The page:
‘Luck’ a key role in preventing terror, will run out

Al-Qaida operatives like \'\'genius\'\' bombmaker Ibrahim al Asiri and Osama bin Laden use the current political unrest in Yemen as a base for planning terrorist operations. (AP/WTOP)
M.J. Gohel

wtopstaff | November 14, 2014 7:06 am

Paul D. Shinkman, wtop.com

WASHINGTON – Successfully foiling what would have been another catastrophic attack by a terrorist cell is a mixed bag for Western security.

Stopping the recent “undetectable plane bomb” proved the intelligence community still has the ability to anticipate and prevent these terrorist attacks. It also demonstrated that luck is a significant part of prevention.

“Luck plays an important role but one cannot depend on it,” says M.J. Gohel, a terrorism expert with London-based intelligence and security think tank the Asia Pacific Foundation.

“If our luck runs out, and atrocities occur, there will naturally be demands to give security services increased powers for arrest and detention, more covert surveillance and also profiling of individuals,” he tells WTOP.

Yemen has been high on CIA’s radar before it disrupted the most recent suicide plot there. The non-metallic technology employed by this latest would-be bomber is far more advanced than the intelligence community previously thought of al-Qaida’s abilities.

Learn more about the current status of this incident from CBS’ John Miller, at right.

Yemen was also the base for the original underwear bomber, whose plot to blow up Northwest Flight 253 over Detroit on Christmas Day 2009 failed only because his equipment malfunctioned. Umar Farouk Abdulmutallab had successfully slipped through security checks in Lagos and Amsterdam.

“Unfortunately, there is no longer any doubt that major intelligence failures allowed the Christmas Day bomber to almost turn our airplanes into deadly weapons once again,” said Sen. Kit Bond, R-Mo., in a Senate Intelligence Committee memo shortly after the attempt.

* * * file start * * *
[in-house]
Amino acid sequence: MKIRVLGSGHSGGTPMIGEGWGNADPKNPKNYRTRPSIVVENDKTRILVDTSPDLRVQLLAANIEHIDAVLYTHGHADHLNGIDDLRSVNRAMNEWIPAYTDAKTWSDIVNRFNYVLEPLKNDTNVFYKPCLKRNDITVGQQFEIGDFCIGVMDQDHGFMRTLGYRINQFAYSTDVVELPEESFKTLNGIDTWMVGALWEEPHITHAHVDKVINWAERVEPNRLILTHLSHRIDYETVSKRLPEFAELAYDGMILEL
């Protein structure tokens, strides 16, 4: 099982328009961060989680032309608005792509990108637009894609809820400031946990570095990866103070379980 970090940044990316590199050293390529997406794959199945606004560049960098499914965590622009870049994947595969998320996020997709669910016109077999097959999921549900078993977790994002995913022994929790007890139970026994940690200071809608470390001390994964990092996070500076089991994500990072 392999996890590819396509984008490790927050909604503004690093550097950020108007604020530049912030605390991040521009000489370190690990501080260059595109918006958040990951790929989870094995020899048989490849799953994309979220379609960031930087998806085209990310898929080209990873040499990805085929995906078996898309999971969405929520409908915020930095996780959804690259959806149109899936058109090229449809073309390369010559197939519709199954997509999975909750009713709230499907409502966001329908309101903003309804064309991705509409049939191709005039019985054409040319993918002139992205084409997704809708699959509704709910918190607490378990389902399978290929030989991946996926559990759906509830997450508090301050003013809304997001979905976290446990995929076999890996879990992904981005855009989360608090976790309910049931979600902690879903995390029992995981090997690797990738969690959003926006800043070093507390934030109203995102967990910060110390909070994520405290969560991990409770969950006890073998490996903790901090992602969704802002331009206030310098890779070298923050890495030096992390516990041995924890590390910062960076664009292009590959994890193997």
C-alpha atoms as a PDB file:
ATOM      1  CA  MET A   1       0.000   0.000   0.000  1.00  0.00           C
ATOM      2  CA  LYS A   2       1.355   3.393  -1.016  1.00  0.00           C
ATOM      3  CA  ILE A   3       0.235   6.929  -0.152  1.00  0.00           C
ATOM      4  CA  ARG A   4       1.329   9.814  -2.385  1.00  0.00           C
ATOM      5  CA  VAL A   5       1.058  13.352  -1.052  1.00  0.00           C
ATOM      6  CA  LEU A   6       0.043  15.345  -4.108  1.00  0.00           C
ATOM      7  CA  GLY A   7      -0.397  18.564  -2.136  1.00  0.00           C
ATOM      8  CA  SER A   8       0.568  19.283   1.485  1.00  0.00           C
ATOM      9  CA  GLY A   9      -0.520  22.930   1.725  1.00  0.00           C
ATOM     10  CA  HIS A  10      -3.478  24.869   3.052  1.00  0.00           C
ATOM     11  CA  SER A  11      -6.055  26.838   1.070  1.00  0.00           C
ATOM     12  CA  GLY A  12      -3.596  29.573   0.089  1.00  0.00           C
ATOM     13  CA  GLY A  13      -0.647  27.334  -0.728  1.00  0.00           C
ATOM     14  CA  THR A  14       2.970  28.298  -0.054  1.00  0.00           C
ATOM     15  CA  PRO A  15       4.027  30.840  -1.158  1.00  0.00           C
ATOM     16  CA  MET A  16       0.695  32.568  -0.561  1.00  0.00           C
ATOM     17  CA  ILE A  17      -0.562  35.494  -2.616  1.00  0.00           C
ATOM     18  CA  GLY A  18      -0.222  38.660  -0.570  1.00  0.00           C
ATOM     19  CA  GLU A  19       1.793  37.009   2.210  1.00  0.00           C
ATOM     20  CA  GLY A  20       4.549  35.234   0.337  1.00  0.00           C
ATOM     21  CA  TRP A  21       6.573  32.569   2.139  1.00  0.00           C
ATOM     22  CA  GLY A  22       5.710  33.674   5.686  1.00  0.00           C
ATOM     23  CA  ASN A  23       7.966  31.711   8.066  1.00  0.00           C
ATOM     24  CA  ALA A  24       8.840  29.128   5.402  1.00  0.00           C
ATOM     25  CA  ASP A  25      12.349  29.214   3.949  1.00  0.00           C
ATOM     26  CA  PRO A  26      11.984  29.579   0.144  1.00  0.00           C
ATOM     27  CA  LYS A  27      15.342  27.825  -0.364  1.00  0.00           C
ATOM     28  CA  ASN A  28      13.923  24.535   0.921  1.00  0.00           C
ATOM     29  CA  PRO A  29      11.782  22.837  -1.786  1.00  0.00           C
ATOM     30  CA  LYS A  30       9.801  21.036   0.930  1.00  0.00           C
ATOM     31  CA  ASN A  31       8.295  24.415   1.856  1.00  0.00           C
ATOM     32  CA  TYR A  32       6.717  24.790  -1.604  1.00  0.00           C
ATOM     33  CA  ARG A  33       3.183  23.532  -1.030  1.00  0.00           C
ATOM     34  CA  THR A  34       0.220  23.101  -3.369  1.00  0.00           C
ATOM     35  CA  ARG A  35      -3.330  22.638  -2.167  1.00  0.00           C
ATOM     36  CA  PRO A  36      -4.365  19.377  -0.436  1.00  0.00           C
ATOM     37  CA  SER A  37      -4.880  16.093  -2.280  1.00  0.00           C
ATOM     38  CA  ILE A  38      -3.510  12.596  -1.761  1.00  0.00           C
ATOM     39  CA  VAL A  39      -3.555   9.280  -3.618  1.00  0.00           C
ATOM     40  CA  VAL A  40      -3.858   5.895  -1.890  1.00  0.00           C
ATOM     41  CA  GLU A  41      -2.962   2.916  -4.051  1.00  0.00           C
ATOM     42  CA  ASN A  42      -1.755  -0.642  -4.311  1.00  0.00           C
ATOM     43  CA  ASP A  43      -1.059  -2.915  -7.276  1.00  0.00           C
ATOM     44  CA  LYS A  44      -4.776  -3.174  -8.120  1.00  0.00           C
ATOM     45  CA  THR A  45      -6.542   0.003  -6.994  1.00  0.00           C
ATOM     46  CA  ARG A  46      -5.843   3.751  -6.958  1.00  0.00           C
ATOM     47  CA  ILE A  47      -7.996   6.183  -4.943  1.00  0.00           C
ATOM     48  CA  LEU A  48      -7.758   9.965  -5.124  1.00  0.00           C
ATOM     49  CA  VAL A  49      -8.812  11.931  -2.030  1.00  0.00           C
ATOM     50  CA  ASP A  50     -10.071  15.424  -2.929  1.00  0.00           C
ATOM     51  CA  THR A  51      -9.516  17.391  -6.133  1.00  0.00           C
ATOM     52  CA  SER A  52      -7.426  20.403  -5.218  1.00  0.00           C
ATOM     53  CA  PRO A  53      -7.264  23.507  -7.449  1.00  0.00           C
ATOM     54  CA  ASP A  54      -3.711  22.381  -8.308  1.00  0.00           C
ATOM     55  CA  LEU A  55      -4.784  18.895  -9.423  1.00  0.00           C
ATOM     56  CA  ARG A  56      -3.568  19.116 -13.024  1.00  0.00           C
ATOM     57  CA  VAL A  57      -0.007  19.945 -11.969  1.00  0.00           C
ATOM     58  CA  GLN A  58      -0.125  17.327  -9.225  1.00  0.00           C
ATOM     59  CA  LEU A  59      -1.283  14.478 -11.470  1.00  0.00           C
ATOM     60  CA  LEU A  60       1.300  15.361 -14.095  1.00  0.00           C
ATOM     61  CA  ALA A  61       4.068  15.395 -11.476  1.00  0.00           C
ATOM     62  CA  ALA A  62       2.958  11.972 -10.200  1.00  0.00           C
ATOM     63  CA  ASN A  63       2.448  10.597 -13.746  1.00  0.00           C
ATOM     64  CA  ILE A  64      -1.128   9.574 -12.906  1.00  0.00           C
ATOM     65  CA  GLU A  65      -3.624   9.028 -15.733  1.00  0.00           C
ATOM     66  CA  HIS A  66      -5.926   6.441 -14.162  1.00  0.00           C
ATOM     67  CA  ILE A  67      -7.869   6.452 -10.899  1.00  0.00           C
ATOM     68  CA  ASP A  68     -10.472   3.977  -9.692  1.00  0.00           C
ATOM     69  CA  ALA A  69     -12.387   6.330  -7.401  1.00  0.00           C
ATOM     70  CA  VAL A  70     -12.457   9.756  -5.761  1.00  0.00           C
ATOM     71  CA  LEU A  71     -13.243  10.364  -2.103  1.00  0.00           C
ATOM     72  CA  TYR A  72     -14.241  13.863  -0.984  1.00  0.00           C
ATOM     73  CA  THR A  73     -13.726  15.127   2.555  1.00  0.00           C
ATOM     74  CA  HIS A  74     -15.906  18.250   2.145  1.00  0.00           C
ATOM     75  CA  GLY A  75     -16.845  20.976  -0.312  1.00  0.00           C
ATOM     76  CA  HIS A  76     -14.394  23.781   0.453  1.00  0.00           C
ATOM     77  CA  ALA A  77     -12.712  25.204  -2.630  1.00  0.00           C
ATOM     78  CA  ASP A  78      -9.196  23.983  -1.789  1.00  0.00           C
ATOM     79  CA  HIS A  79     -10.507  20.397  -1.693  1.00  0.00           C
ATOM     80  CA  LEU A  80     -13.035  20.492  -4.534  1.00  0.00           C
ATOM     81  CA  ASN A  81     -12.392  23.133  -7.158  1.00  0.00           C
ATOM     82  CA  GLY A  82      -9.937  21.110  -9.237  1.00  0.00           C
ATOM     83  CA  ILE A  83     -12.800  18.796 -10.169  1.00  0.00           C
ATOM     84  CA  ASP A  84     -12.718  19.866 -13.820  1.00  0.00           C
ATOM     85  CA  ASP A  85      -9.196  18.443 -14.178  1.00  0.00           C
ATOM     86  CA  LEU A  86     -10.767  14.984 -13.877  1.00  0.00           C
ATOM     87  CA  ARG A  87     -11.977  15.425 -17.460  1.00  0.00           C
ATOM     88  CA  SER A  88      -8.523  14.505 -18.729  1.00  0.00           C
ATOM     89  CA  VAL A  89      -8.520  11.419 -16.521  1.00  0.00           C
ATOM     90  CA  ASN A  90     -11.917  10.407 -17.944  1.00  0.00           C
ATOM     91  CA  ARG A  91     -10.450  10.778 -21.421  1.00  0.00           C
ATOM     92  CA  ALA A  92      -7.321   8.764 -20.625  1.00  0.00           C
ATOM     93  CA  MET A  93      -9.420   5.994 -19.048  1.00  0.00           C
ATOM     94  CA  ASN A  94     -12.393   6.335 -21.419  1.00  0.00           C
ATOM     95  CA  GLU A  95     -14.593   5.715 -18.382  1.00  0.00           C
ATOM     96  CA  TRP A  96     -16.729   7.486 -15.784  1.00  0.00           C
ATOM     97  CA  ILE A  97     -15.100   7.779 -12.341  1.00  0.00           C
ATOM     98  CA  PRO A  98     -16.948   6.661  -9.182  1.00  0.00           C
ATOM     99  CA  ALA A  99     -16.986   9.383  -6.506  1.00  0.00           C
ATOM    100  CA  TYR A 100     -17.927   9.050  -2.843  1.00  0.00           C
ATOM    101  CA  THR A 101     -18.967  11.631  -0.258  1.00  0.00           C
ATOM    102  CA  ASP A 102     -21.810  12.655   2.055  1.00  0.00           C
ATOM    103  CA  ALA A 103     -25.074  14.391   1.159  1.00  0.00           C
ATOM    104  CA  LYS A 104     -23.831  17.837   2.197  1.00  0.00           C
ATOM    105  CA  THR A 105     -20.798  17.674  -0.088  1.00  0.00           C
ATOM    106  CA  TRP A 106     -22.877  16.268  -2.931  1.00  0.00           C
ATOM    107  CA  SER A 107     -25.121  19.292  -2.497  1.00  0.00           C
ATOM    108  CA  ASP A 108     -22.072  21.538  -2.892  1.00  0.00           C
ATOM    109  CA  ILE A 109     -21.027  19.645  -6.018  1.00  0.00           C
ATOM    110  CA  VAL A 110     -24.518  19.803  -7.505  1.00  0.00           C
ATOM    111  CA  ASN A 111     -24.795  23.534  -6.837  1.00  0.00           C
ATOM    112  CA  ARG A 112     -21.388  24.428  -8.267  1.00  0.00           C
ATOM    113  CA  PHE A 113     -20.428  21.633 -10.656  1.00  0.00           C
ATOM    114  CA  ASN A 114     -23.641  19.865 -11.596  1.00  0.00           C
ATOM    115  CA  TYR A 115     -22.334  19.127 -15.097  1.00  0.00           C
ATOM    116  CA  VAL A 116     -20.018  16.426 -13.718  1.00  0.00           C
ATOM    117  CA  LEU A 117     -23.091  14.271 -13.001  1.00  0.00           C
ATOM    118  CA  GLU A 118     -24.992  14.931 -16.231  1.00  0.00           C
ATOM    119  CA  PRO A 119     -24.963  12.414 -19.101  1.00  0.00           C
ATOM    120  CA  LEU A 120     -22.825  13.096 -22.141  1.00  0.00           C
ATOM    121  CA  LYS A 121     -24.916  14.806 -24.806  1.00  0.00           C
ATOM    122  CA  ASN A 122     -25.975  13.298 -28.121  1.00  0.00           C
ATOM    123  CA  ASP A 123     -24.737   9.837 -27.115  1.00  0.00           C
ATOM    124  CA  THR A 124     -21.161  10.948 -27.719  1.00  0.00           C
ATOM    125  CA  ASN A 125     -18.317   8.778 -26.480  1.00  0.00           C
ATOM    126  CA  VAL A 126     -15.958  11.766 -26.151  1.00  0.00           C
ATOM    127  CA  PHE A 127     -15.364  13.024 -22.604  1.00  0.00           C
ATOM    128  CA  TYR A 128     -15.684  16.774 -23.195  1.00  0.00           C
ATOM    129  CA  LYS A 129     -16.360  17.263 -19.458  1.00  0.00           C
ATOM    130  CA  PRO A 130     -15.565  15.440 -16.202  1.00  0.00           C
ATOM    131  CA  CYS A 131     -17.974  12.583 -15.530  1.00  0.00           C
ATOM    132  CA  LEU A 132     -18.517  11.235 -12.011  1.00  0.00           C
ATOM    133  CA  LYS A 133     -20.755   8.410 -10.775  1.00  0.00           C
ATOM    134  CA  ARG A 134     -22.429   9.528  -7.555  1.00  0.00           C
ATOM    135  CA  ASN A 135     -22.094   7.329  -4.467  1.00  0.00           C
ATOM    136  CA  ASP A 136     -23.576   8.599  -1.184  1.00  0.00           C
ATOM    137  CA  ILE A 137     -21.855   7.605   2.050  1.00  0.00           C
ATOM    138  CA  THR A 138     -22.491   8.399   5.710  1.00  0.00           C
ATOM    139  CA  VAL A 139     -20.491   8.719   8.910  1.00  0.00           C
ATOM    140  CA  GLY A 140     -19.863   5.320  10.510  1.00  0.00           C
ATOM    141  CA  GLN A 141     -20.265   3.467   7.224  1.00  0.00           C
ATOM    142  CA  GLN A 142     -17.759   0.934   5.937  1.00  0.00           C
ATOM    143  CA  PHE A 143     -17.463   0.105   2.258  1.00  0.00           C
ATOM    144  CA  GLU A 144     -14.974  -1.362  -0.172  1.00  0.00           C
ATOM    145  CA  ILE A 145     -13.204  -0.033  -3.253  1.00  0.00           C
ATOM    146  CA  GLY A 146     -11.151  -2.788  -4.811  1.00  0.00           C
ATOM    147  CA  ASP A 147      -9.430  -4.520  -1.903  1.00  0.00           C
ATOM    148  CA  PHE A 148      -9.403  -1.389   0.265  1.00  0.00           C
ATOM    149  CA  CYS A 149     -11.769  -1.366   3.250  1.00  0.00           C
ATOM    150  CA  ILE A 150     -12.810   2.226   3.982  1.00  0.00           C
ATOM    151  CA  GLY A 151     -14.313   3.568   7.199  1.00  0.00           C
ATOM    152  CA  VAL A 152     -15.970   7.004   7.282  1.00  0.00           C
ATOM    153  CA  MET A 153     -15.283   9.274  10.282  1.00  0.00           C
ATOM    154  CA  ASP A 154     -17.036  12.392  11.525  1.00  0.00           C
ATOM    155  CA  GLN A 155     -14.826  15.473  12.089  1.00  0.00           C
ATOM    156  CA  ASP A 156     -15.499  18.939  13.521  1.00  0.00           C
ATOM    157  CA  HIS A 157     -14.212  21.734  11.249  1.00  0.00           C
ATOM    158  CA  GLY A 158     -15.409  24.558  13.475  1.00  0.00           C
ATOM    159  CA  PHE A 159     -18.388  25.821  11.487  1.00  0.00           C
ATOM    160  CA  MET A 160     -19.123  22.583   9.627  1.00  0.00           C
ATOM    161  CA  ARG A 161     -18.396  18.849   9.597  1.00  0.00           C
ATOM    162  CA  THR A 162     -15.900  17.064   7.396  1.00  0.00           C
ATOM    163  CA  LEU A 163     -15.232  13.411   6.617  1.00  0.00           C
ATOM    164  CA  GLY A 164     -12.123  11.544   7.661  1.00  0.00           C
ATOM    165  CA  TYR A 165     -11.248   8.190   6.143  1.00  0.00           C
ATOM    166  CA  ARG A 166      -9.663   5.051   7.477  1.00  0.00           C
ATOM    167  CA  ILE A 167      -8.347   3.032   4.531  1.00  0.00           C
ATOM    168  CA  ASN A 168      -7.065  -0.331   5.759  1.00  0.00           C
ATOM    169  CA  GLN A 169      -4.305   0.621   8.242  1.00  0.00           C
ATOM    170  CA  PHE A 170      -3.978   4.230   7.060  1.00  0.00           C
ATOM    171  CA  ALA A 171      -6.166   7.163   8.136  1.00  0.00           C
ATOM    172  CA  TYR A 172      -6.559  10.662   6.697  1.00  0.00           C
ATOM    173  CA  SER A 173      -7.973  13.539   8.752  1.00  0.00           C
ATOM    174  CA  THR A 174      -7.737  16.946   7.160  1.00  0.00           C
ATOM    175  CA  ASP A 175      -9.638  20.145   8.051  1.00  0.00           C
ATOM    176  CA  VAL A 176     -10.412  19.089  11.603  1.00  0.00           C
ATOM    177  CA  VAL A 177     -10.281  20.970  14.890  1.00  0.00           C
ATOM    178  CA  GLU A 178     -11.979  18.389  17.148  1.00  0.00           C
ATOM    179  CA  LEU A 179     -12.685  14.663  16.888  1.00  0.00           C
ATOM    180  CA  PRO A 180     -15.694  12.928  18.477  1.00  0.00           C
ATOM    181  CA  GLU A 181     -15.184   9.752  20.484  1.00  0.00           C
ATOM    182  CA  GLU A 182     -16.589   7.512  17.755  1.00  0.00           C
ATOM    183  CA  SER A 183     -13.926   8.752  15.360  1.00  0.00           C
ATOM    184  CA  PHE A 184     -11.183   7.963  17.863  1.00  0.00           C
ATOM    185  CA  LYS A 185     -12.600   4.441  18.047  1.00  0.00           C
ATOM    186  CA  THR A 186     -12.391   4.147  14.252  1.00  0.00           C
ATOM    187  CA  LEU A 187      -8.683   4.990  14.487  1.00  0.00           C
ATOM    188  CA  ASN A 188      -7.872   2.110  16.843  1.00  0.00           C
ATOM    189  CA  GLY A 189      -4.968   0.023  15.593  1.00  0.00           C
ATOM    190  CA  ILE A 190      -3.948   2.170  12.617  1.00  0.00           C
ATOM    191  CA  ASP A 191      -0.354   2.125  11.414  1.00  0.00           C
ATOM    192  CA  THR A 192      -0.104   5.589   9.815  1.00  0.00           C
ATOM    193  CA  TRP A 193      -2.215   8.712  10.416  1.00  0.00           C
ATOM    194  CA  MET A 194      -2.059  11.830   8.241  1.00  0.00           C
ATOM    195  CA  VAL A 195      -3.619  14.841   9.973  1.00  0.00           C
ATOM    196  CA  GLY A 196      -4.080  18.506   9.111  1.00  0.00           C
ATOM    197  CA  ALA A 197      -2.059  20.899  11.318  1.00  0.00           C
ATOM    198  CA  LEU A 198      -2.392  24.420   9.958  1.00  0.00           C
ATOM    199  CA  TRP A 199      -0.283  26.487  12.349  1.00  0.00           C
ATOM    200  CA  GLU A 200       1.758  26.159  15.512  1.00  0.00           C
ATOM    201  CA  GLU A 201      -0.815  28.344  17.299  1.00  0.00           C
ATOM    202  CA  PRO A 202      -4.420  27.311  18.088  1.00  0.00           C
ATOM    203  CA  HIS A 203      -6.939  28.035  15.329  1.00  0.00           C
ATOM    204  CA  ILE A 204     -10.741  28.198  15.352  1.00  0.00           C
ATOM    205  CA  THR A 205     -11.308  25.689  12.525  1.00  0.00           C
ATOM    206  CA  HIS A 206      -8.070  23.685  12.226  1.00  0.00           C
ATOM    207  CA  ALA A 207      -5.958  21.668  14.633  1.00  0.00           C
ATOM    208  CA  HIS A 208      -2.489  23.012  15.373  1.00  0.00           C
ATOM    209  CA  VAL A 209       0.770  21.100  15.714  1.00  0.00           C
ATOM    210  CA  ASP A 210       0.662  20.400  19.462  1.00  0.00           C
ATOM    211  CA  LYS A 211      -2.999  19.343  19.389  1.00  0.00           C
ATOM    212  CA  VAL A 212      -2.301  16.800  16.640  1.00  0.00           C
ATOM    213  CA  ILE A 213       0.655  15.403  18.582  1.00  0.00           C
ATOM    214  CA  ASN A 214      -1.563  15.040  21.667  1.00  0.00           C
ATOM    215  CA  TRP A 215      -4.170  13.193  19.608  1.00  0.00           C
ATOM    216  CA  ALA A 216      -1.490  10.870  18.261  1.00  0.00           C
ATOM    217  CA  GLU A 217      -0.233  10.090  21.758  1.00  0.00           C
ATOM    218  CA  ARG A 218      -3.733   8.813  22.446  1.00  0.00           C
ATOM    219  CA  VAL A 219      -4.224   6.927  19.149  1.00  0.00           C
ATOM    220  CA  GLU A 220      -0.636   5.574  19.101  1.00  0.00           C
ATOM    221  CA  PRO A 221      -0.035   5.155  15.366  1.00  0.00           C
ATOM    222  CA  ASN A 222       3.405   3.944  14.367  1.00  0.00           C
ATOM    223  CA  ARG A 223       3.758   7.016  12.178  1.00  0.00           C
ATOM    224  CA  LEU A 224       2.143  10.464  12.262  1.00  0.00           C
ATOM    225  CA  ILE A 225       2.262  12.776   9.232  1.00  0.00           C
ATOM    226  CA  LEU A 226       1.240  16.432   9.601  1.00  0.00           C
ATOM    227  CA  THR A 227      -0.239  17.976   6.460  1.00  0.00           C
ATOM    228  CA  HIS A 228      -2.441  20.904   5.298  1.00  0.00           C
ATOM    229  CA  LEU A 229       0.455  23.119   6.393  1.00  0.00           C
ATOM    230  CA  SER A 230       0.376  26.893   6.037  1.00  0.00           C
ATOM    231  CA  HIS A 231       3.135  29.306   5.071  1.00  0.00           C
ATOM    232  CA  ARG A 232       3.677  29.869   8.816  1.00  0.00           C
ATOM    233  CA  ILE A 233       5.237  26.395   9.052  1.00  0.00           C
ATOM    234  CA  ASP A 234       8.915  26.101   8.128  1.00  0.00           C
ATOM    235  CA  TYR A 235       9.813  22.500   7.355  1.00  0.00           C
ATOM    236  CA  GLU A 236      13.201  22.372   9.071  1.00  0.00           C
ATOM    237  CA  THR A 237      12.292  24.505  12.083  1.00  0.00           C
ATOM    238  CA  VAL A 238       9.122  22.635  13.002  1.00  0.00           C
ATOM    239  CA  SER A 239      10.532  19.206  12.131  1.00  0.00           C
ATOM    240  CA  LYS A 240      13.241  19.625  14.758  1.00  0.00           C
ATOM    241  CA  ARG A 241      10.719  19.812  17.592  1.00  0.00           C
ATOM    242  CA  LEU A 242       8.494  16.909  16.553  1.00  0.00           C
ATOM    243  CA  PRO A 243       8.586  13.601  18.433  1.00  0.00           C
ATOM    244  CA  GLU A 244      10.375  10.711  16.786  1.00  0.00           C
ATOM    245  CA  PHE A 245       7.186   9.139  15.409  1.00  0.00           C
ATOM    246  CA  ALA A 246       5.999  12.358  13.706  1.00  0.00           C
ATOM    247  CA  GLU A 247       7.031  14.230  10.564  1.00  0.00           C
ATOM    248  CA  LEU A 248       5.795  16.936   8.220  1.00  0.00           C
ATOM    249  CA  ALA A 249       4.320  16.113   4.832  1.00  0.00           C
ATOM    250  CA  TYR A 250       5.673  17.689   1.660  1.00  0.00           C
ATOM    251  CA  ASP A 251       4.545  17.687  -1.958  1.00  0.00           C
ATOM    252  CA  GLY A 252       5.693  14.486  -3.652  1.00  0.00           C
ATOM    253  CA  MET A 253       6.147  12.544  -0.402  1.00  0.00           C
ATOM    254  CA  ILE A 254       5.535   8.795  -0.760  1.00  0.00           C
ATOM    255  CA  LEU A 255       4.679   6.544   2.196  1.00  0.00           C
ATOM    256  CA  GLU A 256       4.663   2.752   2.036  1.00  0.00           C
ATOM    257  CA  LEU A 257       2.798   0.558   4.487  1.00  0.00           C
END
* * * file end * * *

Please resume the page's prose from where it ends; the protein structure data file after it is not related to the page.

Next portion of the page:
“We cannot depend on dumb luck, incompetent terrorists, and alert citizens to keep our families safe,” he said.

Counterterrorism groups have had to look outside of their own capabilities because of the enormous challenges of infiltrating al-Qaida and other terrorist networks in the wake of the Sept. 11, 2001 attacks. Investigation trails often lead to countries such as Pakistan, Saudi Arabia, Somalia and Yemen, Gohel says, where “the cooperation from local security services is not always forthcoming or wholehearted.”

The first underwear bomber is only one example of a near miss thanks to good fortune.

In 2001, British shoe-bomber Richard Reid and his co-conspirator, Pakistani Saajid Badat failed to blow up two planes bound for the U.S. because of Reid’s incompetence, and Saajid changed his mind. In July 2005, a bomb didn’t detonate in the London Transit System only because the explosives degraded due to temperature. In June 2007, vehicle bombs in London didn’t go off because an ambulance crew happened to notice a smell coming from the van. In May 2010, Pakistani-American Faisal Shahzad almost set of a vehicle bomb in Times Square, but his improvised explosive device was flawed.